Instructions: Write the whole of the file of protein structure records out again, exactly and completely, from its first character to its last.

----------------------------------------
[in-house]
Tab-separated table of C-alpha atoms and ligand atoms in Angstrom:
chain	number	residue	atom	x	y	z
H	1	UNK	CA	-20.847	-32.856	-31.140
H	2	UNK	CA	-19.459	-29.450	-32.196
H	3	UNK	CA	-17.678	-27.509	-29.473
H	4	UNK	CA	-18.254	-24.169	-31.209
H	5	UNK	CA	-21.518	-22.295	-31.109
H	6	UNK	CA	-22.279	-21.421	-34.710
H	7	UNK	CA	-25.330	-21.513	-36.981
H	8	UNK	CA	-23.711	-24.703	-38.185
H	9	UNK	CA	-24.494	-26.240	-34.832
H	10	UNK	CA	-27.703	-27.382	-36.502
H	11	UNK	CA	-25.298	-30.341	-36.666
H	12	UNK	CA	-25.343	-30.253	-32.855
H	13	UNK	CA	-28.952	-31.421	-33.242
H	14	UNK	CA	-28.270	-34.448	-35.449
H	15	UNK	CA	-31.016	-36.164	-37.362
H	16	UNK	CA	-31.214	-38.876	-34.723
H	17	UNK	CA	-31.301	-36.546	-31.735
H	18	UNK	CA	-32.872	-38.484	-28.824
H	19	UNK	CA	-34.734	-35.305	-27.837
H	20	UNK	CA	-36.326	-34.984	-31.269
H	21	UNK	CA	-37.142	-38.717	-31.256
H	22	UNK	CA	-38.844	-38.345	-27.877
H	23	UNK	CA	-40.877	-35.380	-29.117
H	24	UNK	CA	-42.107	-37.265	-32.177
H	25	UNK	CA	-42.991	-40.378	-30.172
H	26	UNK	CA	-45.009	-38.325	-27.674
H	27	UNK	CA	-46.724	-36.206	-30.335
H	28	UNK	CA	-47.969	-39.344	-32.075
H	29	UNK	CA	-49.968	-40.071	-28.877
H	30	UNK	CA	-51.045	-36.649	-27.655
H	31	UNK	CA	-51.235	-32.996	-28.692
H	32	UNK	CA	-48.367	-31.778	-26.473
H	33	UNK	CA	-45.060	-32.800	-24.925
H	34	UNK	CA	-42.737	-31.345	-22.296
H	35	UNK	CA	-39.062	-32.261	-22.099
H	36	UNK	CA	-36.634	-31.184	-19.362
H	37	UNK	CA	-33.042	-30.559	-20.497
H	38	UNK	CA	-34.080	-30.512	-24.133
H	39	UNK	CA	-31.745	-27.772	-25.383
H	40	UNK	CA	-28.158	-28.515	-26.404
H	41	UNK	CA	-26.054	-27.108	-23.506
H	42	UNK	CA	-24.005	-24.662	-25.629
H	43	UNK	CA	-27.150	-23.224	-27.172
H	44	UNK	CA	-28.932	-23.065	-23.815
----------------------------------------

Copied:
[in-house]
Tab-separated table of C-alpha atoms and ligand atoms in Angstrom:
chain	number	residue	atom	x	y	z
H	1	UNK	CA	-20.847	-32.856	-31.140
H	2	UNK	CA	-19.459	-29.450	-32.196
H	3	UNK	CA	-17.678	-27.509	-29.473
H	4	UNK	CA	-18.254	-24.169	-31.209
H	5	UNK	CA	-21.518	-22.295	-31.109
H	6	UNK	CA	-22.279	-21.421	-34.710
H	7	UNK	CA	-25.330	-21.513	-36.981
H	8	UNK	CA	-23.711	-24.703	-38.185
H	9	UNK	CA	-24.494	-26.240	-34.832
H	10	UNK	CA	-27.703	-27.382	-36.502
H	11	UNK	CA	-25.298	-30.341	-36.666
H	12	UNK	CA	-25.343	-30.253	-32.855
H	13	UNK	CA	-28.952	-31.421	-33.242
H	14	UNK	CA	-28.270	-34.448	-35.449
H	15	UNK	CA	-31.016	-36.164	-37.362
H	16	UNK	CA	-31.214	-38.876	-34.723
H	17	UNK	CA	-31.301	-36.546	-31.735
H	18	UNK	CA	-32.872	-38.484	-28.824
H	19	UNK	CA	-34.734	-35.305	-27.837
H	20	UNK	CA	-36.326	-34.984	-31.269
H	21	UNK	CA	-37.142	-38.717	-31.256
H	22	UNK	CA	-38.844	-38.345	-27.877
H	23	UNK	CA	-40.877	-35.380	-29.117
H	24	UNK	CA	-42.107	-37.265	-32.177
H	25	UNK	CA	-42.991	-40.378	-30.172
H	26	UNK	CA	-45.009	-38.325	-27.674
H	27	UNK	CA	-46.724	-36.206	-30.335
H	28	UNK	CA	-47.969	-39.344	-32.075
H	29	UNK	CA	-49.968	-40.071	-28.877
H	30	UNK	CA	-51.045	-36.649	-27.655
H	31	UNK	CA	-51.235	-32.996	-28.692
H	32	UNK	CA	-48.367	-31.778	-26.473
H	33	UNK	CA	-45.060	-32.800	-24.925
H	34	UNK	CA	-42.737	-31.345	-22.296
H	35	UNK	CA	-39.062	-32.261	-22.099
H	36	UNK	CA	-36.634	-31.184	-19.362
H	37	UNK	CA	-33.042	-30.559	-20.497
H	38	UNK	CA	-34.080	-30.512	-24.133
H	39	UNK	CA	-31.745	-27.772	-25.383
H	40	UNK	CA	-28.158	-28.515	-26.404
H	41	UNK	CA	-26.054	-27.108	-23.506
H	42	UNK	CA	-24.005	-24.662	-25.629
H	43	UNK	CA	-27.150	-23.224	-27.172
H	44	UNK	CA	-28.932	-23.065	-23.815